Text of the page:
Second, because you are prepared for the opening part of the networking conversation, the rest will probably flow smoothly. The result: better outcomes in relationship building. There is a lot more to establishing and maintaining a professional network than an introductory conversation. Of course, your responses will change as your career develops. Your responses also may vary with your goals for a particular networking situation.

Third, professional networking is not about a transaction (get- ting a job, making a sale, acquiring a client, investor, etc.). Instead, it is about building a mutually beneficial relationship in which the mutual bene t accrues over time. e examples here focus only on one side of the conversation. Your preparation and approach to the networking conversation might help guide the person to whom you are speaking if they are less well prepared or less comfortable.

Finally, always enter a networking event or situation with the mindset of what you can do to help someone else. As you are looking for these opportunities, you can help others help you by clearly describing what you do and whom you’d like to meet.

LinkedIn is a tool for networking

LinkedIn is a tool for networking, but not a substitute. It allows you to stay informed about what your network is doing and easily contribute leads, information, support, and other information. Don’t confusion social media tools with building a genuine, professional relationship with another person.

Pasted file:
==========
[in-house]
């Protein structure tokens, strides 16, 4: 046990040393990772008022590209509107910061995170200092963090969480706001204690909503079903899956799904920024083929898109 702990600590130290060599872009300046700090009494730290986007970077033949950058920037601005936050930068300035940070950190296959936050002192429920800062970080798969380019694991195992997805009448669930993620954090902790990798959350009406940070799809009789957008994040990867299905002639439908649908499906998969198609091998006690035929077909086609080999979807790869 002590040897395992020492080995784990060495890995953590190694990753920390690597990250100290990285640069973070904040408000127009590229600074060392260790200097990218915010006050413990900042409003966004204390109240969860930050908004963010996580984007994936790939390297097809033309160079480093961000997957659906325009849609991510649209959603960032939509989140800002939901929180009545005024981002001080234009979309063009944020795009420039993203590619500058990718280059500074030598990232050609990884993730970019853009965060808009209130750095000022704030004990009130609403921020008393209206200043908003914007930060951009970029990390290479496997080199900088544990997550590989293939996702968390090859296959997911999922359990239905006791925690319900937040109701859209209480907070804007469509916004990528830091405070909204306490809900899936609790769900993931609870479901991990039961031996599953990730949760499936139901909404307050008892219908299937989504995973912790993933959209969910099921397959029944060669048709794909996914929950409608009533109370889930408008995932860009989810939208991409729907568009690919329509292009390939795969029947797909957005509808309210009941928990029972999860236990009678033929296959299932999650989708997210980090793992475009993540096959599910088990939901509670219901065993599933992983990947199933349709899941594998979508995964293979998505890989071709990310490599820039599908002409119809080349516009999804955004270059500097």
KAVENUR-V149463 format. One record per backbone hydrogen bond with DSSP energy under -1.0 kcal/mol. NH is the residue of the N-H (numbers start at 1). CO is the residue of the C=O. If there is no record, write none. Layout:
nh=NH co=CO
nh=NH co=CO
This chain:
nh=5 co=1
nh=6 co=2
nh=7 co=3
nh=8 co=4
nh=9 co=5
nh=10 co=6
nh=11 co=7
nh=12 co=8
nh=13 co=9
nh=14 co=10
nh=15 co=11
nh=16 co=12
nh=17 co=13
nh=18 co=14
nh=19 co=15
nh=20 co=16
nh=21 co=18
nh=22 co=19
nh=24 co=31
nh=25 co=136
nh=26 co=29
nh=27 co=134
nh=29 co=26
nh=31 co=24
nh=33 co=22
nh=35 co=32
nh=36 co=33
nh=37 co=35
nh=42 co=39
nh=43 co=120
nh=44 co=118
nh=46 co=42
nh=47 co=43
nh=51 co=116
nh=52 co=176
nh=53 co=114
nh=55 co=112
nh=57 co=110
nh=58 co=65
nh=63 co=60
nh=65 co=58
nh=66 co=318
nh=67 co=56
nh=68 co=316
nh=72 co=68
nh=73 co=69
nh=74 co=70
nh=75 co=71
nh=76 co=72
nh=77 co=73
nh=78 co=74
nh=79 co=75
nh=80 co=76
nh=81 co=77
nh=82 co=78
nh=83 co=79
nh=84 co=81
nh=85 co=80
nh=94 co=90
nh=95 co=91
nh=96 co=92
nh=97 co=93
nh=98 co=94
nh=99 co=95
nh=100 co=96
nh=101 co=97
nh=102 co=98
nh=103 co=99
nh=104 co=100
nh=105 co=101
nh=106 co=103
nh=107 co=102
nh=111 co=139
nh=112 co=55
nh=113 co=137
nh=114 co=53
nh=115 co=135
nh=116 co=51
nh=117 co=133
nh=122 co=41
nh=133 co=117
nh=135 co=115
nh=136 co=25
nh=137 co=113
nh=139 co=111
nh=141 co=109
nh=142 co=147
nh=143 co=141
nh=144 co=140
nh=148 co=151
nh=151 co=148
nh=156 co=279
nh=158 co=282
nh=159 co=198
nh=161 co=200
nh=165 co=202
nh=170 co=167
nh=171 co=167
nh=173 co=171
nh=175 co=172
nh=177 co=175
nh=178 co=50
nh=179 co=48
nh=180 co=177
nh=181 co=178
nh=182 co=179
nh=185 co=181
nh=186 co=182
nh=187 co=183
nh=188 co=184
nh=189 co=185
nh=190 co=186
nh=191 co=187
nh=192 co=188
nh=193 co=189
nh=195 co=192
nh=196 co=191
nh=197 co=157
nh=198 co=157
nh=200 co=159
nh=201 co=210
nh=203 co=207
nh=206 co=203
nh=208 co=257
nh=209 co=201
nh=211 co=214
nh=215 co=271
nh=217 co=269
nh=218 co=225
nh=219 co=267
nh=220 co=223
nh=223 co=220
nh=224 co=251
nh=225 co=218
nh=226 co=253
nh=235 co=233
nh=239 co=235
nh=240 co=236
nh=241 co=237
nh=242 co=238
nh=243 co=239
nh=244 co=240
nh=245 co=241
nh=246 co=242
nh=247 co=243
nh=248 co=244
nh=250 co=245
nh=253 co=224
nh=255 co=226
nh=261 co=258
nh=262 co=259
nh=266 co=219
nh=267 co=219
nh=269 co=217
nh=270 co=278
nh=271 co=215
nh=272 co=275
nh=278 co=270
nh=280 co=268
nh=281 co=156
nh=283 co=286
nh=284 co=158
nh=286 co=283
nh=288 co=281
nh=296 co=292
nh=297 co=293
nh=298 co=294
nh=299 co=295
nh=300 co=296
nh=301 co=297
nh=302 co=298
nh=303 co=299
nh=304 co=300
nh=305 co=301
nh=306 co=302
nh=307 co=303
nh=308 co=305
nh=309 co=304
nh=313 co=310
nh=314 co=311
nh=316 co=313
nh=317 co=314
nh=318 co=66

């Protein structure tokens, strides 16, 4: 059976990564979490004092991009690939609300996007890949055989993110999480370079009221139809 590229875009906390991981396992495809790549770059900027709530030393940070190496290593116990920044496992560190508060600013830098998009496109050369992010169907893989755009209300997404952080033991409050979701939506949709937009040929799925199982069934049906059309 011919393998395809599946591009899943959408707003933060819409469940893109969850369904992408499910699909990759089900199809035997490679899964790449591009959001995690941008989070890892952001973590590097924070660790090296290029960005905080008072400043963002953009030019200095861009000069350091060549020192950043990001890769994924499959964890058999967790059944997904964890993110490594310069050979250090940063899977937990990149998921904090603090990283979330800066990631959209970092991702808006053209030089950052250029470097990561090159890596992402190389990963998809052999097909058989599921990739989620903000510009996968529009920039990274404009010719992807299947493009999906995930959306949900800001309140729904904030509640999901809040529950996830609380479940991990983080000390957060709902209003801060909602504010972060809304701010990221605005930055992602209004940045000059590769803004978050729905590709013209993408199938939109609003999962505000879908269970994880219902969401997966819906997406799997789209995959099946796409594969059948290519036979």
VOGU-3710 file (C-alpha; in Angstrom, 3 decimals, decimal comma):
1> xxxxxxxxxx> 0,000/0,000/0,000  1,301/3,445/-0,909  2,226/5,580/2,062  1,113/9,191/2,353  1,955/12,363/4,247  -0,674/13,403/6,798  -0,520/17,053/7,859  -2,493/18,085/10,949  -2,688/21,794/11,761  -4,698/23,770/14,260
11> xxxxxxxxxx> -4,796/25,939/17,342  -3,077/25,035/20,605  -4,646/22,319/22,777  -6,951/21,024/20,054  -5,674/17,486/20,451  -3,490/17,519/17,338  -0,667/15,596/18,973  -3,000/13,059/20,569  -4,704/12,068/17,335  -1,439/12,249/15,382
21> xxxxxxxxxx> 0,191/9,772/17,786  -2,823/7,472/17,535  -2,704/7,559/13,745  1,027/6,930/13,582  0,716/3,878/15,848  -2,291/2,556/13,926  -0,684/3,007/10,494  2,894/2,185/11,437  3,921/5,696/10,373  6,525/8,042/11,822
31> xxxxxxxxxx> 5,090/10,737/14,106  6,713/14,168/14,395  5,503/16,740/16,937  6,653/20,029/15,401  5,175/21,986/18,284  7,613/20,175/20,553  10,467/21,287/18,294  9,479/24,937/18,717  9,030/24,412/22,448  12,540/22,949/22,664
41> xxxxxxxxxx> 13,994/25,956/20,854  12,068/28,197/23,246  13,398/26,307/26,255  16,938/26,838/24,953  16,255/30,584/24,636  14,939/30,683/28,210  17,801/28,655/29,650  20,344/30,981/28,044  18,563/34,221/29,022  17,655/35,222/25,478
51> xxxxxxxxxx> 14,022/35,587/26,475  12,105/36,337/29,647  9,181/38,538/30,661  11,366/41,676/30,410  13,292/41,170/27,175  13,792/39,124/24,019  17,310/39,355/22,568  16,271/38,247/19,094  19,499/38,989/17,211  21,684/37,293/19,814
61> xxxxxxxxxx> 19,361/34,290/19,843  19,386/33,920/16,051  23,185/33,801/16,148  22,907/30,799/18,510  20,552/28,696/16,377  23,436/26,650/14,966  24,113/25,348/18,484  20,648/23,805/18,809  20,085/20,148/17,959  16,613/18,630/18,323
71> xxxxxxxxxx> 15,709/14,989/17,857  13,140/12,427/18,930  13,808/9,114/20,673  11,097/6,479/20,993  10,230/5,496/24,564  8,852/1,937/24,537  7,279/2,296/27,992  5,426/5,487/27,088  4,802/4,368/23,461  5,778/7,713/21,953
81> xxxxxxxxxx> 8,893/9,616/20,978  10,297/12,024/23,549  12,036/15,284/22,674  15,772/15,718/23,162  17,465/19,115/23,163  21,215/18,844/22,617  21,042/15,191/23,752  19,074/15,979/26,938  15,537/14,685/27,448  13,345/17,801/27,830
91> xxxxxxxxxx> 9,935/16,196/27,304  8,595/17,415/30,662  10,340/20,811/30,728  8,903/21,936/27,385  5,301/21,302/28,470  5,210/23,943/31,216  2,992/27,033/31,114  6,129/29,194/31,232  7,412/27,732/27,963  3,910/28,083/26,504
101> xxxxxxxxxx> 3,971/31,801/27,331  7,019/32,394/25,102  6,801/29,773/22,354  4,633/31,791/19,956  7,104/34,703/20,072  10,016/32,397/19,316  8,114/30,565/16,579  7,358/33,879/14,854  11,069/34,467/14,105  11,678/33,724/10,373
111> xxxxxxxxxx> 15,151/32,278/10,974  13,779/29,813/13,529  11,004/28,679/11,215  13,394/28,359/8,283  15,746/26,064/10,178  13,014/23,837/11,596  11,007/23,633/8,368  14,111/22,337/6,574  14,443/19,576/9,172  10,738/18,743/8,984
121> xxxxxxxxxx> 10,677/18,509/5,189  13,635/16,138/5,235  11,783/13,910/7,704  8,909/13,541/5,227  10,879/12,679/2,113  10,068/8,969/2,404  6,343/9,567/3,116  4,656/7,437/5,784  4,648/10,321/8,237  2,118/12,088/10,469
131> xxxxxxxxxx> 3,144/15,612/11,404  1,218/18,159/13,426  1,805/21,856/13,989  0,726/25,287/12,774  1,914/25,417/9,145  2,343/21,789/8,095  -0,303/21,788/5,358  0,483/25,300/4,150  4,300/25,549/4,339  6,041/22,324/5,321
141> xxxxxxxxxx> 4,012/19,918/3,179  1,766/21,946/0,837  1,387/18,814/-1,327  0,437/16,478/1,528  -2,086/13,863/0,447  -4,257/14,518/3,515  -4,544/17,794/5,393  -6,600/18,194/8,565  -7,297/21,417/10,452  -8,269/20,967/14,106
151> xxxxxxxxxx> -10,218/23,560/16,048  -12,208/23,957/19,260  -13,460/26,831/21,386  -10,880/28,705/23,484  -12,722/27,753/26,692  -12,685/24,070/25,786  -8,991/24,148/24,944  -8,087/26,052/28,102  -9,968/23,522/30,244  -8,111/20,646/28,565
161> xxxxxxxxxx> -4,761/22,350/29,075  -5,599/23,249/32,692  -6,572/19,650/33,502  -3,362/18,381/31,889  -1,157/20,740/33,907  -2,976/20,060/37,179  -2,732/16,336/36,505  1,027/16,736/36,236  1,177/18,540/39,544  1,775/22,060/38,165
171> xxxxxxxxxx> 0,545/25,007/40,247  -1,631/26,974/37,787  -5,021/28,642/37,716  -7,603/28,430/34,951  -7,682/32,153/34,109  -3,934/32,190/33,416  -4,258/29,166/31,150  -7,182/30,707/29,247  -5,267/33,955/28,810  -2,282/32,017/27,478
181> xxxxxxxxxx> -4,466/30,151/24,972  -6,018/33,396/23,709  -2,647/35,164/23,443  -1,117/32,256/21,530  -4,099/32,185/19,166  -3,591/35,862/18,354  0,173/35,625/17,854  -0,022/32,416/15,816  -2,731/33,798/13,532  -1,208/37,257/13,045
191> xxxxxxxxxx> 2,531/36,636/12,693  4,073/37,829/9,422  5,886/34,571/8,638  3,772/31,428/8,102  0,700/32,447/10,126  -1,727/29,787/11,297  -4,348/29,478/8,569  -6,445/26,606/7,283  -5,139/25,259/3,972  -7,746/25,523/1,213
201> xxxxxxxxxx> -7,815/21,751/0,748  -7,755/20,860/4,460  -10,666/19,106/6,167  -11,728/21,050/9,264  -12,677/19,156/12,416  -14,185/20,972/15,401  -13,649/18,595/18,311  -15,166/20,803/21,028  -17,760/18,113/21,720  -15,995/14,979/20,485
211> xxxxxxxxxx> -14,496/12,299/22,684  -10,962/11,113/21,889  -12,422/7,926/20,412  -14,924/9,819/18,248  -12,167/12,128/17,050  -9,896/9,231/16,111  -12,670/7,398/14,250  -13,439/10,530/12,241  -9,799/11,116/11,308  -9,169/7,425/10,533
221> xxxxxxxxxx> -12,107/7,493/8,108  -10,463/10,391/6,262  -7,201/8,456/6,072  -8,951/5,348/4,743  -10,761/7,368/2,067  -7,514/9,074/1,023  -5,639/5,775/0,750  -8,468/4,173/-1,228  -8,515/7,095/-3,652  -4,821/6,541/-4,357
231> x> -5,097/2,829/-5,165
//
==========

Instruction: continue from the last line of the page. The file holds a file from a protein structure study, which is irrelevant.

Where to find networking opportunities

There are formal networking groups and informal networking opportunities all around. Most people can identify three to five convenient opportunities without much effort. A networking opportunity isn’t always labeled as such. Informal networking can happen anywhere. Here are a few suggestions for formal and informal networking opportunities:

  • Your own company or organization
  • Trade and professional organizatoins
  • Your alumni association
  • Your hobbies or interests
  • Local business and civic groups
  • Professional networking organizations
  • Meetup.com
  • or start your own. . .

THE GOLDEN RULE OF NETWORKING

All professional relationships require care and tending. Like a farmer who tends his field, the effective networker should not expect immediate results. Good networking cannot be rushed. Here are some additional points to remember while building your professional network:

  • Relationships are fragile and take years to build, but only seconds to destroy. Be mindful of the delicate nature of relationships.
  • Do for others as you would like others to do for you.
  • If you attend a networking event for the first time and are desperate to find a job, your desperation will make building a relationship dif cult.
  • Don’t expect to take from a group before you have first contributed.
  • Other people at a networking event may feel a sense of anxiety. Be the first to smile, shake someone’s hand and introduce yourself.